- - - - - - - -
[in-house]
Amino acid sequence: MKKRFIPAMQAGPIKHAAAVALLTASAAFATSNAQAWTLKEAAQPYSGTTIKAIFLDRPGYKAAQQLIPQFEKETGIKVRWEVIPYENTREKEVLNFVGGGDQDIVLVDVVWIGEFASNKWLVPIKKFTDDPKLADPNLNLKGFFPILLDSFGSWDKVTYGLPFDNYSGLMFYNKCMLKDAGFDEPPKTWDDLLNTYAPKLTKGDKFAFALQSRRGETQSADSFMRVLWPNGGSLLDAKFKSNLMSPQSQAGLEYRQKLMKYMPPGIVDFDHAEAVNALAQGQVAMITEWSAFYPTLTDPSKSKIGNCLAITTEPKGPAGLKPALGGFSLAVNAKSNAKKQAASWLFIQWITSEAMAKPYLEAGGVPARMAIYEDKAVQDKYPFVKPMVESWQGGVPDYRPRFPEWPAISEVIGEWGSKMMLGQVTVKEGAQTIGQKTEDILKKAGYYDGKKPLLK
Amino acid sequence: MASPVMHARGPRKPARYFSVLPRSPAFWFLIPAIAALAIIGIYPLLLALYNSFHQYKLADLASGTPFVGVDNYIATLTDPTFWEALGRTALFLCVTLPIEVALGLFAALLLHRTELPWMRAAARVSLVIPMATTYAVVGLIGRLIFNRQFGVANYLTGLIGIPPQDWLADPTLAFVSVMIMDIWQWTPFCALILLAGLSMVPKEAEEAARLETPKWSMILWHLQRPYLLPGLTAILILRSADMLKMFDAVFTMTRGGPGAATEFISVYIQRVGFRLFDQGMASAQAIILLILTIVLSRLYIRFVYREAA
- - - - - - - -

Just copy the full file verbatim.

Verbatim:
[in-house]
Amino acid sequence: MKKRFIPAMQAGPIKHAAAVALLTASAAFATSNAQAWTLKEAAQPYSGTTIKAIFLDRPGYKAAQQLIPQFEKETGIKVRWEVIPYENTREKEVLNFVGGGDQDIVLVDVVWIGEFASNKWLVPIKKFTDDPKLADPNLNLKGFFPILLDSFGSWDKVTYGLPFDNYSGLMFYNKCMLKDAGFDEPPKTWDDLLNTYAPKLTKGDKFAFALQSRRGETQSADSFMRVLWPNGGSLLDAKFKSNLMSPQSQAGLEYRQKLMKYMPPGIVDFDHAEAVNALAQGQVAMITEWSAFYPTLTDPSKSKIGNCLAITTEPKGPAGLKPALGGFSLAVNAKSNAKKQAASWLFIQWITSEAMAKPYLEAGGVPARMAIYEDKAVQDKYPFVKPMVESWQGGVPDYRPRFPEWPAISEVIGEWGSKMMLGQVTVKEGAQTIGQKTEDILKKAGYYDGKKPLLK
Amino acid sequence: MASPVMHARGPRKPARYFSVLPRSPAFWFLIPAIAALAIIGIYPLLLALYNSFHQYKLADLASGTPFVGVDNYIATLTDPTFWEALGRTALFLCVTLPIEVALGLFAALLLHRTELPWMRAAARVSLVIPMATTYAVVGLIGRLIFNRQFGVANYLTGLIGIPPQDWLADPTLAFVSVMIMDIWQWTPFCALILLAGLSMVPKEAEEAARLETPKWSMILWHLQRPYLLPGLTAILILRSADMLKMFDAVFTMTRGGPGAATEFISVYIQRVGFRLFDQGMASAQAIILLILTIVLSRLYIRFVYREAA